It’s no secret that weddings today are more custom to the desires of the bride and groom than they have ever been. More than ever, we as planners and influencers in the wedding industry are stressing the importance of personality and uniqueness in weddings. From intimate affairs to first looks to after parties, weddings today are all about creating an experience that is unique to the couple. And while I love the individuality that each wedding brings, there are still a few wedding traditions that present themselves at every wedding you attend. So, I thought it would be fun today to take a look back at the funny (Not “haha” funny, but interesting funny) reasons why some traditions came to exist. Hope you enjoy!

Best Man and Groomsmen: In medieval times, close friends of the groom were sent to kidnap the bride from her family. Yes you read that right, kidnap. There was generally a large group of men who attempted this task because they had to fight off the angry relatives of the bride while the groom rode away with her. The one who was able to capture and kidnap the bride became the best man as he was the best at kidnapping.

Maid of Honor and Bridesmaids: The maid of honor and bridesmaids did not become common until wedding started to be planned. Their original duty was to assist the bride with planning the wedding and setting up on the day of. It was the maid of honors duty to attend to the bride leading up to the wedding day and help her get dressed the day of.

Matching Bridal Party Attire: In ancient Rome, groomsmen would dress in similar attire to the groom and bridesmaids in similar attire to the bride to confuse evil spirits who might be targeting the bride and groom.

Not Seeing Each Other Before the Wedding: This stems from the time when arranged marriages were common. The family of the bride would not want the groom to run away when he saw her, so they would keep the bride hidden until she arrived at the altar.

Bridal Bouquet: Bouquets started being carried around the time of the Plague and originally consisted of garlic and herbs to mask the smell and ward off evil spirits. Over time the bouquet began to include more fragrant blooms each with their own meaning for the couple’s life together.

Bouquet Toss: This fun tradition began in England because female guests would try to grab parts of the bride’s dress and bouquet to get some of her good luck. Eventually, the bride began tossing the bouquet and running away.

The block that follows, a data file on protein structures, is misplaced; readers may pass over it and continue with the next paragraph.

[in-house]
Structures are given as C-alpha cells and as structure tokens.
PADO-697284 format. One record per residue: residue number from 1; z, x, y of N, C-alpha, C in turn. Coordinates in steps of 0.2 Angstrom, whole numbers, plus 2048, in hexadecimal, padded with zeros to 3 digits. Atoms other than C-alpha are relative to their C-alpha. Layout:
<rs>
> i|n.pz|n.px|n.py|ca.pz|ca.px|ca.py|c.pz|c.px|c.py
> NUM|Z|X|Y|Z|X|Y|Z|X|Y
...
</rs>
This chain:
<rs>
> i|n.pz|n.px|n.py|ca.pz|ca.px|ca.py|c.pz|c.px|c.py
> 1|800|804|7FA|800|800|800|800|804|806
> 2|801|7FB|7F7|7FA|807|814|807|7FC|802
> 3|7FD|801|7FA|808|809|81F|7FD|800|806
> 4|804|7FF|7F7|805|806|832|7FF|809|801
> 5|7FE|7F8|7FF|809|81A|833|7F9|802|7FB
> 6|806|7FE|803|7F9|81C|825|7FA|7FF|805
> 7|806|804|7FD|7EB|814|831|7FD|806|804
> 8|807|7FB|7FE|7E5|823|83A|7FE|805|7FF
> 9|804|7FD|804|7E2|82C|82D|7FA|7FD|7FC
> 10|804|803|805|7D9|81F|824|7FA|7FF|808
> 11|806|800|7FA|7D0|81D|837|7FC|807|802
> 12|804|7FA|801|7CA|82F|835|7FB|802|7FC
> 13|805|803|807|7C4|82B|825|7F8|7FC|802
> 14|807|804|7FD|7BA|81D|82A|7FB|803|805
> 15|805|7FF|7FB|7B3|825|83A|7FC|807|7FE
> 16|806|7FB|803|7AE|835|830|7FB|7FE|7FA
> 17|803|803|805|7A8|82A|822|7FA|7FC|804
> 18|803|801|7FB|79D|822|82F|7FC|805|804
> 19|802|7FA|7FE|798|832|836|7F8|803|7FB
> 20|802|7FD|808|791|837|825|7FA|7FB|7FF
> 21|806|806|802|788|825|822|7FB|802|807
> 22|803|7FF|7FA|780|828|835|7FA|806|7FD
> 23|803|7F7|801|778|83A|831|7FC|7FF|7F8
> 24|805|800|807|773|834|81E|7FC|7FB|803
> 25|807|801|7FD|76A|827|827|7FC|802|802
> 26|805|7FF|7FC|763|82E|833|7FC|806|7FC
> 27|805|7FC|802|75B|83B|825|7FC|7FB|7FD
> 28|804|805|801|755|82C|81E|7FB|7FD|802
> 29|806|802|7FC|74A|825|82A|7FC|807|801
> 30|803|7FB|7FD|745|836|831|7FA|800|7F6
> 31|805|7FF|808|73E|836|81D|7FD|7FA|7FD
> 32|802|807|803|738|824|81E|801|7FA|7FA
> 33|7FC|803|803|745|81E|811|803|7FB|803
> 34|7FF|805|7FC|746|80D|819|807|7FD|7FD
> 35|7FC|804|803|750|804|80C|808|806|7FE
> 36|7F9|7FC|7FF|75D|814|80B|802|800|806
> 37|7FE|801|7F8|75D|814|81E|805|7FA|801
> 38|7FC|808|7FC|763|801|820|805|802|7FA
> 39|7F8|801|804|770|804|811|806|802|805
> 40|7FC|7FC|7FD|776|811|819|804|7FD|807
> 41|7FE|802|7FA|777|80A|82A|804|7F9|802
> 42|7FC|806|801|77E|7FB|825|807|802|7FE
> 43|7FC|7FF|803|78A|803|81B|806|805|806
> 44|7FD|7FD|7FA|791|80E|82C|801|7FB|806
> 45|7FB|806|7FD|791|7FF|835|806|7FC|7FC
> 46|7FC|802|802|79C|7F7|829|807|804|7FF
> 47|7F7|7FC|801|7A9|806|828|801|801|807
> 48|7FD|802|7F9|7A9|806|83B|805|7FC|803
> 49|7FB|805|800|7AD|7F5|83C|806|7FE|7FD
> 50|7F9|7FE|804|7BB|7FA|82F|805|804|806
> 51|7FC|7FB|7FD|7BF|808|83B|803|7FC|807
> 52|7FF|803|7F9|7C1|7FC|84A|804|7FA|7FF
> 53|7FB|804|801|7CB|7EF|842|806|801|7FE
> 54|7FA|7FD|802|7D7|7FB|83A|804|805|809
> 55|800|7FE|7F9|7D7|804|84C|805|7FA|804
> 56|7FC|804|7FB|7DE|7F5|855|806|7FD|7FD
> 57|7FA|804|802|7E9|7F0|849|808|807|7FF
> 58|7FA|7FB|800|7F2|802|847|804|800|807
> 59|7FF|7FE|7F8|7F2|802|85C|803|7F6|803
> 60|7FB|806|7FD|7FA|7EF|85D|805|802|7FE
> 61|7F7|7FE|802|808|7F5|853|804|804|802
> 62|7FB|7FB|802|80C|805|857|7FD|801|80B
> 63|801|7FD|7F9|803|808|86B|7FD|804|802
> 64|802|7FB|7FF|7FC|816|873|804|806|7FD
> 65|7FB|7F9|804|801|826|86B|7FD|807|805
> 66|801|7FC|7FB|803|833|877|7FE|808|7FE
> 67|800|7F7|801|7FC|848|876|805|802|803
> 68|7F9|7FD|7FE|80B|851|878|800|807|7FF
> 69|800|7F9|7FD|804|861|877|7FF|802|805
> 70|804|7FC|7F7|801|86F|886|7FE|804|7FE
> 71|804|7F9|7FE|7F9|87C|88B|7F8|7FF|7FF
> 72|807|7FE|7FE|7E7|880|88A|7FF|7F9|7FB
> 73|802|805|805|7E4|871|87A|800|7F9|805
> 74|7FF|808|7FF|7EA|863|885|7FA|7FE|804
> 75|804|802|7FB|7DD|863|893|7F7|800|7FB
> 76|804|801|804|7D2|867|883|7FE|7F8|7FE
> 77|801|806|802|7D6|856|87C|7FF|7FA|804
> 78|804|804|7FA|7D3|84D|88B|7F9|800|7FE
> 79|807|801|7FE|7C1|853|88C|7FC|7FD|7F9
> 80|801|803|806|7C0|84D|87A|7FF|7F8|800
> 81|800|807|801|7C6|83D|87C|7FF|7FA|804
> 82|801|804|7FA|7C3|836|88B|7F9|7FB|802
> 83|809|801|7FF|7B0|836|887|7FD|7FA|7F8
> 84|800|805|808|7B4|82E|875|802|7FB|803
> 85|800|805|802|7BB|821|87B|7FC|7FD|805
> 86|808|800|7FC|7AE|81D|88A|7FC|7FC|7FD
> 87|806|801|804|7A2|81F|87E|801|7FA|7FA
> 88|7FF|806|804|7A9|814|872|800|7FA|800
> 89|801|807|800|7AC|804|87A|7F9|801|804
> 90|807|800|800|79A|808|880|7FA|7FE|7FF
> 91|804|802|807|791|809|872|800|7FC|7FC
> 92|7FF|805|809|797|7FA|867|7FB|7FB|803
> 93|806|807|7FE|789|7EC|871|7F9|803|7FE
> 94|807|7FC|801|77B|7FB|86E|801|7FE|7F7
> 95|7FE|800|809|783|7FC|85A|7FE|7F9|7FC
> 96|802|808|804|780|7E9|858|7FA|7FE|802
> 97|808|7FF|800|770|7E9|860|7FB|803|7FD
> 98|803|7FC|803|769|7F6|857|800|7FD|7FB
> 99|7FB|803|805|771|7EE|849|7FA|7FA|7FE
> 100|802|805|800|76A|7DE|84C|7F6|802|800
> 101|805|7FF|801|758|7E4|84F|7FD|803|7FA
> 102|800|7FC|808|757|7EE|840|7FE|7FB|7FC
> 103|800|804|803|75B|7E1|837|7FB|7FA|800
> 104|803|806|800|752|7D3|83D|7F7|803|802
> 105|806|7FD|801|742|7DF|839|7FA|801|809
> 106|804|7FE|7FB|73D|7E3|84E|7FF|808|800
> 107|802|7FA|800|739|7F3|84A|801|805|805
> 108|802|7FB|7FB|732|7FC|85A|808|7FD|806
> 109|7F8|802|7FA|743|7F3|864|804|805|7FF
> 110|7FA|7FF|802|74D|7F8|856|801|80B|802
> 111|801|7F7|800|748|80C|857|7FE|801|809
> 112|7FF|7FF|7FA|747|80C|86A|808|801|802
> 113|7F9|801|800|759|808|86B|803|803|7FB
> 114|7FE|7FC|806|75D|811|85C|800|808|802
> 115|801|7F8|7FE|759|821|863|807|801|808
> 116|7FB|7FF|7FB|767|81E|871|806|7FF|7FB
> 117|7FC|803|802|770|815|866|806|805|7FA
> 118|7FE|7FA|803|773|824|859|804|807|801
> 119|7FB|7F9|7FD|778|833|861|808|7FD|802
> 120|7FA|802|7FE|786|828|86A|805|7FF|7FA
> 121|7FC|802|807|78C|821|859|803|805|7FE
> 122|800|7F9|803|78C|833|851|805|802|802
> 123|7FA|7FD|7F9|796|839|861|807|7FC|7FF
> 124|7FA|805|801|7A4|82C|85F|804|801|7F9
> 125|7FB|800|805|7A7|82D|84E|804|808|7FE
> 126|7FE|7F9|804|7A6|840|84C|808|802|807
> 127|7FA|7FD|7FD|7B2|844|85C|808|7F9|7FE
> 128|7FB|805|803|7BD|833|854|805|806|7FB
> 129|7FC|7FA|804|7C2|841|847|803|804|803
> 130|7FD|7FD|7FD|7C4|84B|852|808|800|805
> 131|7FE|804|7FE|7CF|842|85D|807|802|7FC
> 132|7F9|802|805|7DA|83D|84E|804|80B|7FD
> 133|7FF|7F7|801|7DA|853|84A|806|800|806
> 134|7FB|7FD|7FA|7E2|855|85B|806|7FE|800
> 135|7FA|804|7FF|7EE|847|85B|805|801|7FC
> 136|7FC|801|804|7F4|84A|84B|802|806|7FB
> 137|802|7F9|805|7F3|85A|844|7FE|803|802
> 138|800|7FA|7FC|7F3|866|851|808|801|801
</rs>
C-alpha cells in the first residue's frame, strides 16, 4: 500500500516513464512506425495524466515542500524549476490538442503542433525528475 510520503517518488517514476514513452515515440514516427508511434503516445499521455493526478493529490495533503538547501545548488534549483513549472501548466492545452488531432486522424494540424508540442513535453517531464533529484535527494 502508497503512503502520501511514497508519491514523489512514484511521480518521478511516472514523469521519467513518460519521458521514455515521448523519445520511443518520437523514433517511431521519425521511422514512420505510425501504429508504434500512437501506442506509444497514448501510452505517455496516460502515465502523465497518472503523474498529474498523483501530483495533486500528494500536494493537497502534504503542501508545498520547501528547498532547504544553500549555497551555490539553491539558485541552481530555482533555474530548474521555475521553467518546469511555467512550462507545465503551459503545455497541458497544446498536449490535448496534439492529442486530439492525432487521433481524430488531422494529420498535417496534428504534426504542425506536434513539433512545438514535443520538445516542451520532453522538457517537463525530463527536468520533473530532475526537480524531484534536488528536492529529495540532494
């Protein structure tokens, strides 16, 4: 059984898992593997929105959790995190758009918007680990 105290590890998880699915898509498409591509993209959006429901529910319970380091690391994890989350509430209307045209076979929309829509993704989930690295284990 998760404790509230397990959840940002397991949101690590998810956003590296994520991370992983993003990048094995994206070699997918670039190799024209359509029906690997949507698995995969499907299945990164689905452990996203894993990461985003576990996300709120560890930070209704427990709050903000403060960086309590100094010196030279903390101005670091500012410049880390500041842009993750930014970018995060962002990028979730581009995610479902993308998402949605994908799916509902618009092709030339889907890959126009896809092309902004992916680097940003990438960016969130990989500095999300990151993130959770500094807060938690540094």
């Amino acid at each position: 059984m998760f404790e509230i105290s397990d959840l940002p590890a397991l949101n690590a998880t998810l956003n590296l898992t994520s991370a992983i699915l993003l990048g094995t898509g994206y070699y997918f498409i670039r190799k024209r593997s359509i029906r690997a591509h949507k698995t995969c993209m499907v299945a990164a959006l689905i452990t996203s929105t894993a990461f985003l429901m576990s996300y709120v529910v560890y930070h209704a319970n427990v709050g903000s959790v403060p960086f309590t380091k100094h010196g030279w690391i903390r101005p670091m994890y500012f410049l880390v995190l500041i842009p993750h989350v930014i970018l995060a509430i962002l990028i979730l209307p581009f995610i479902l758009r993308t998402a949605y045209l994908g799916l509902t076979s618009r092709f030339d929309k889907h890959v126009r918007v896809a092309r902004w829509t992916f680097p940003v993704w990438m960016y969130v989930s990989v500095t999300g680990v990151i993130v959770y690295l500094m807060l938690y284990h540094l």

White Wedding Dress: While we all know white to symbolize purity, it was not a traditional for a bride to wear white on her wedding day until Queen Victoria commissioned a white lace gown to be made for her wedding to Prince Albert in 1840. Before then brides would simply wear their best dress.

Something Old, New, Borrowed, and Blue: While it’s unknown when this actually started the items do have meaning. Something old is meant to represent a link to the bride’s family. Something new is to represent good fortune and success in her new life. Something borrowed is to remember that friends and family will be there when help is needed. And finally, something blue is to show faithfulness and loyalty.

Giving Away of the Bride by Her Father: This dates back to the time when women were considered property and the groom had to pay a price for his bride. The other theory is that it symbolized the transition of authority from the bride’s father to her husband as she moved from her parental home to her conjugal home. Now a day it represents a bride’s family’s approval of her groom.

Feeding of Cake & Champagne Toasts: Wine signifies life, vitality, love, and a life of plenty. The feeding of cake and wine symbolizes the wedding Eucharist nuptial where they are giving each other a sip of wine from the cup of love and eat from the bread of life and health.

Tossing of Rice and Grand Send Off: The tossing of rice as a couple left the reception was to see them off on their honeymoon as the rice was believed to help them have kids.

Honeymoon: This got it’s name because it used to be that couples were always married on a full moon. At the end of the wedding they would be given a gallon of honey wine (mead) and would go away for the life of a new moon with the intentions of conceiving a child.

*Picture of me “tossing the bouquet” to my dad at my own wedding. We skipped the traditional bouquet toss but my photographer, The Anti Bride, captured this funny shot!

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